So, you’re considering locking your natural hair. The decision to loc your natural hair can be a major one. So before you go through with it, here are a few things to consider:
There are several types of locs to choose from, such as traditional locs, microlocs, sisterlocks, instant locs, freeform locs, and Florida wicks. Each type of locs has its unique style, size, and maintenance requirements. It is important to research each type to find the one that best suits your preferences and lifestyle.
Depending on the type of locs you’re looking to achieve, there are different methods you can use to start your locs. Some popular methods include the comb coil method, two-strand twists, sisterlocking, palm rolling, interlocking, freeforming, loc extensions, and instant locs.
It is essential to consult with a professional hairstylist who can recommend the best method for your hair type and texture.
Next, consider the parting system you choose for your locs. There are various patterns you can use, including square parts, diamond parts, crescent parts, and organic parting for freeform locs.
The pattern you choose can influence the look of your locs when matured. Additionally, smaller parts will produce smaller locs while larger parts will produce larger locs relative to your hair’s density.
The length of time it takes for hair to loc varies depending on hair texture. Additionally, it could take anywhere from 10 months to 2 years to get to the maturest stage of locs. It is important to be patient and allow your hair to mature naturally.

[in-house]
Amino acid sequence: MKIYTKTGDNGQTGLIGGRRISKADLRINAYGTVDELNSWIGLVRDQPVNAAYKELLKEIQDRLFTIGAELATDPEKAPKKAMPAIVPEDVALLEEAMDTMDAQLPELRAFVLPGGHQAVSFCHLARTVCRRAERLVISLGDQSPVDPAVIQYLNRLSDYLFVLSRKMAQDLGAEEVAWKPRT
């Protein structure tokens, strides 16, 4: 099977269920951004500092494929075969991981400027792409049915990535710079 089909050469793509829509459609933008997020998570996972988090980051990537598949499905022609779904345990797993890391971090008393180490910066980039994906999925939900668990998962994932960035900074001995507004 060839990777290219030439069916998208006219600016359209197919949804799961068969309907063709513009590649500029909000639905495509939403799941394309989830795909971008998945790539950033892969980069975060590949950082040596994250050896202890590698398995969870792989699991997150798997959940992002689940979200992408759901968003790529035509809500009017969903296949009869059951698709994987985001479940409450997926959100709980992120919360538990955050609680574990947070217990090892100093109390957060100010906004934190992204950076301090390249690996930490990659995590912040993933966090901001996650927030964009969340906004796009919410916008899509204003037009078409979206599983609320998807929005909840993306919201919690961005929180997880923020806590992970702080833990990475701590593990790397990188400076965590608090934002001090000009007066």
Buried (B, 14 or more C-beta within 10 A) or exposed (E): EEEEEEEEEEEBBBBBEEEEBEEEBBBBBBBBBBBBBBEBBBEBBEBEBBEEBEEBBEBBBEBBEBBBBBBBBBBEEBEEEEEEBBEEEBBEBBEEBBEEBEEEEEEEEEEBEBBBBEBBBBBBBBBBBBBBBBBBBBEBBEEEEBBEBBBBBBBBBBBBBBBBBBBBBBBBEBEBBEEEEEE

And remember, your locs will gradually become thicker with time.
Locs do best when left alone and handled with care, especially at the start of the loc journey. If you have an active lifestyle, keeping your hair wrapped and tucked away would be best.
To maintain your locs, ensure your scalp is healthy, and use a clarifying shampoo once in a while or a moisturizing shampoo every 3-4 weeks. However, if you have starter locs, refrain from washing your hair too often.
Locs need moisture, so feed them with water-based moisturizers such as rose water or aloe vera. Lock in that moisture with a dissolvable hair butter or oil like our Tanzanite Hair Oil.
When it comes to retwisting, it’s important to know that too much can thin out your locs, and no one wants floss-like roots. So it’s best to only retwist your locs when necessary.
Save for sisterlocks, most types of locs can be combed out without cutting your hair, especially if you’ve properly cared for them during their life. However, if you’re looking to have your locs for years on end, you can achieve longevity with proper care and maintenance.
Your locs will safeguard your hair follicles as your hair tangles, mats, and locks into dreadlocks. Yes, your hair can be harmed by dreadlocks. But most of this damage is caused by people’s ignorance about proper grooming, styling and general maintenance of locs.
Locking your natural hair can be a beautiful and liberating journey. Before you decide to loc your natural hair, consider all these factors, and be sure to care for your locs properly to ensure their longevity.
Have you thought about locking your natural hair? Let us know in the comments below!